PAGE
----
Disparate theory is the idea that racial discrimination occurs, even when there is no intent to discriminate. This “theory” eliminates the “discrimination” part of the behavior actually prohibited by the Fair Housing Act of 1968, and it is the justification for a HUD rule written to allow a legal finding of discrimination if there is merely a statistical showing of disparity. This “theory” also disregards the fact that there are many factors in play with such disparity besides actual discrimination, things like financial qualifications, criminal history, and so on.
US District Judge Richard Leon has thrown the BS Flag on the concept in American Insurance Assoc v HUD. He also castigated the government for attempting to apply such a standard, and he decried Labor Secretary Tom Perez’ behavior related to the case. AIA is a case in which the insurer sued the government over that HUD rule, arguing that it was illegal as no such authority exists in the FHA to permit it.
A major part of Leon’s ruling centered on the distinction between “disparate treatment” and “disparate impact.” The former represents actual discrimination—the denial of this or mandate of that based solely on the color of a man’s skin, for instance. The latter is only an outcome—the result of a broad-based and broadly applied criterion, like financial qualifications—and an absence of discriminatory intent other than, e.g., those financial qualifications.
After leading the Federal government, as defendants in AIA, through a grade school use of the dictionary in defining the words the government used in its own briefs to justify the HUD rule, Leon pointed out that, not only did the text of the FHA not say what the government claimed it said—that disparate impact, in addition to treatment, was explicitly barred by the Act—Leon pointed out that the Act contains no language barring disparate impact and further that Congress knew how to do so, and so would have done so, had that been part of the Act’s goal [citations omitted]:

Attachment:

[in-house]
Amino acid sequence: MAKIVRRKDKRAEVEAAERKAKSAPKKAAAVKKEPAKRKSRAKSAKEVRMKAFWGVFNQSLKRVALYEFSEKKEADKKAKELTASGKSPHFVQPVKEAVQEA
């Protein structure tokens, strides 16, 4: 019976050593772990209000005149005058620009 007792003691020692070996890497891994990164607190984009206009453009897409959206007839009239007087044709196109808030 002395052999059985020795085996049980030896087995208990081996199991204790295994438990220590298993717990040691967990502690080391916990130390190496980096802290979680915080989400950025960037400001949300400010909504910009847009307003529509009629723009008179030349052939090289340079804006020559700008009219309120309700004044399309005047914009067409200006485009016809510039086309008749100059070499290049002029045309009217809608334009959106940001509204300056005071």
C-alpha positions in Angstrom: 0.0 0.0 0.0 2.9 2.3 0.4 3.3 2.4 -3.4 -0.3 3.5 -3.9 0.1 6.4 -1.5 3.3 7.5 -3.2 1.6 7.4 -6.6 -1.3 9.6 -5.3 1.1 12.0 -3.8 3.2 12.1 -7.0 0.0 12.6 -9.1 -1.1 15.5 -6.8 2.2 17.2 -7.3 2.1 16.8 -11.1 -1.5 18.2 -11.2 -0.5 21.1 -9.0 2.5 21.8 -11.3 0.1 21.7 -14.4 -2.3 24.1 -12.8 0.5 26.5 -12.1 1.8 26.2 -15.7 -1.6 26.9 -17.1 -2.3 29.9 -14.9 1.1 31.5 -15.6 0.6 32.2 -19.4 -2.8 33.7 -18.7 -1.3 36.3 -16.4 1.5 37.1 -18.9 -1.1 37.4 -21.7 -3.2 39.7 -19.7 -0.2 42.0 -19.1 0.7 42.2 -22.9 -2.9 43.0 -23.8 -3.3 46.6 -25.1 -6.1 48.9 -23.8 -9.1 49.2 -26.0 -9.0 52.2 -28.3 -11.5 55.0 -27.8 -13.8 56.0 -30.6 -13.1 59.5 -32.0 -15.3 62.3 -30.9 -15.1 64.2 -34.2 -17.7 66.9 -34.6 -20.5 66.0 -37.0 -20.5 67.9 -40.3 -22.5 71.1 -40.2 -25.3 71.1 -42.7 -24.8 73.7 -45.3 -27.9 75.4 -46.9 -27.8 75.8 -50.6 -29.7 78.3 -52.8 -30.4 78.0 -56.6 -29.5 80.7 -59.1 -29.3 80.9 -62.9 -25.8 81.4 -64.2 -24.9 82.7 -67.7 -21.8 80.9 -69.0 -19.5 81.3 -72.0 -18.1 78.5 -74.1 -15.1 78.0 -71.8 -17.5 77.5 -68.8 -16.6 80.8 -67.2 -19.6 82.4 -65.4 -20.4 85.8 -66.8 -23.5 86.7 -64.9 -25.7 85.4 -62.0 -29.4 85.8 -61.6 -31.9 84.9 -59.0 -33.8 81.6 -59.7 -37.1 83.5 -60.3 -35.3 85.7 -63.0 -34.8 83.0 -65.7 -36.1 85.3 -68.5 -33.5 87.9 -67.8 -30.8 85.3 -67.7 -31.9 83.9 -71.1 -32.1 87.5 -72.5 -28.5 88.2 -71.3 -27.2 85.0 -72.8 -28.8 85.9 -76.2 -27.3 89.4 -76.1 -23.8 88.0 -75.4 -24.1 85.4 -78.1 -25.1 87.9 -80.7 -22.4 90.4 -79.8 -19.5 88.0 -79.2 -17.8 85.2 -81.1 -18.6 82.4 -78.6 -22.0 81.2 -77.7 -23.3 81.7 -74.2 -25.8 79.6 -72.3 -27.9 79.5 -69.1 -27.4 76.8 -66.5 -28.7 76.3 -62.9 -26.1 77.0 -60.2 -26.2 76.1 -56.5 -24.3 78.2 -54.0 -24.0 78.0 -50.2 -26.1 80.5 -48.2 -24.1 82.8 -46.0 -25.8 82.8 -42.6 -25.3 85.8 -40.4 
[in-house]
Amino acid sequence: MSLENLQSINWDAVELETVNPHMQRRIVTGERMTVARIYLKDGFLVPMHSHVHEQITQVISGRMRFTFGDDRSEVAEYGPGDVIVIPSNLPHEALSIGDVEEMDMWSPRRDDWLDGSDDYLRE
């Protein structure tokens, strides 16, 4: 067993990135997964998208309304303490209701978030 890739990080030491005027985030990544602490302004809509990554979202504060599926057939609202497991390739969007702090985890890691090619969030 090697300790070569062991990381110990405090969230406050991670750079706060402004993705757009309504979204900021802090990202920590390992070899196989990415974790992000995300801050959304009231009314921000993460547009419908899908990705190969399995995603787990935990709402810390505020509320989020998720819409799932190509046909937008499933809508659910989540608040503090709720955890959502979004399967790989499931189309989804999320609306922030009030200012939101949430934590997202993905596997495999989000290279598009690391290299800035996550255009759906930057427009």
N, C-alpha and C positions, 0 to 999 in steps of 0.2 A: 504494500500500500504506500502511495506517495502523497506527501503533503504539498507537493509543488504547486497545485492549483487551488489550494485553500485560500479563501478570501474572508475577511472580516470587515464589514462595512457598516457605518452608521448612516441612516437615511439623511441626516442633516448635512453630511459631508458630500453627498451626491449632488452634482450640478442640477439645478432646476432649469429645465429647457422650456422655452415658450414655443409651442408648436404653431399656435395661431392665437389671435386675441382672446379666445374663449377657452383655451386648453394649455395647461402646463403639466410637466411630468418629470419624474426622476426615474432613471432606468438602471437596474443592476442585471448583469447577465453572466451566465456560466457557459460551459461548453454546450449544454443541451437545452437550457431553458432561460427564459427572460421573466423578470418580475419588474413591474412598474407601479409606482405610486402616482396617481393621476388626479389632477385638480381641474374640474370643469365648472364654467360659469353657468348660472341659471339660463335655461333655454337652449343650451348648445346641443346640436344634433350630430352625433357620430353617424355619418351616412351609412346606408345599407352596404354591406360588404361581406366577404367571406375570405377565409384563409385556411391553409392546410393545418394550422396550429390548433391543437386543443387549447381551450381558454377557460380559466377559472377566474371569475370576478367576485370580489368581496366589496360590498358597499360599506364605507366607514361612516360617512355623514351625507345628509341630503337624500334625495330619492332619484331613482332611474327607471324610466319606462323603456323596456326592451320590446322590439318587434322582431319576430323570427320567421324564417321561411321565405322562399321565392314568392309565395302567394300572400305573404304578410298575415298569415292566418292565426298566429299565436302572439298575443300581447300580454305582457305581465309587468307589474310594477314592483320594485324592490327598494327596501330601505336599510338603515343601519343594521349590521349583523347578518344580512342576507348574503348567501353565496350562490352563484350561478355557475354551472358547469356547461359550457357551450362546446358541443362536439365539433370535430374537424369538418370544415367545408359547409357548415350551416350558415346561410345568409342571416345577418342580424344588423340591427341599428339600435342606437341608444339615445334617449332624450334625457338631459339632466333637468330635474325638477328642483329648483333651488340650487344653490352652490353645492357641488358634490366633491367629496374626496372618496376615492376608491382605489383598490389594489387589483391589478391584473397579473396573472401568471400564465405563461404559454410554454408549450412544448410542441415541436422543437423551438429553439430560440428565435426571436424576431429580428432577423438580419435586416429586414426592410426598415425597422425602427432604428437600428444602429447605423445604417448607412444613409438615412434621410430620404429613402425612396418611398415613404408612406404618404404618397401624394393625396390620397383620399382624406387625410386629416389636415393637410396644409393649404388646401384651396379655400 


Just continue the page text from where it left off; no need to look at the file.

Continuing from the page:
Put simply, Congress knows full well how to provide for disparate-impact liability, and has made its intent to do so known in the past by including clear effects-based language when it so chooses. The fact that this type of effects-based language appears nowhere in the text of the FHA is, to say the least, an insurmountable obstacle to the defendants’ position regarding the plain meaning of the Fair Housing Act.
Leon also was unimpressed with the Federal government’s behavior in attempting to keep disparate impact questions out of the courts altogether. In a footnote in his ruling, Leon said
…both Mount Holly and Magner were settled before the Court could decide the issue. The circumstances behind the Magner settlement, however, are particularly troubling. Indeed, a Congressional Joint Staff Report found that—in negotiating a quid pro quo deal that facilitated Magner’s settlement—then-Assistant Attorney General Thomas Perez “exert[ed] arbitrary authority” to settle the case and “placed ideology over objectivity and politics over the rule of law …. Rather than allowing the Supreme Court to freely and impartially adjudicate an appeal that the Court had affirmatively chosen to hear, [Perez] openly worked to get the appeal off of the Court’s docket.”
In his concluding remarks, Leon also wrote,
This is, yet another example of an Administrative Agency trying desperately to write into law that which Congress never intended to sanction. While doing so might have been more understandable—and less troubling—prior to the Supreme Court’s decision in Smith, in its aftermath it is nothing less than an artful misinterpretation of Congress’s intent….
This is a blow for freedom and for sound business sense in making decisions.
The opinion can be seen here.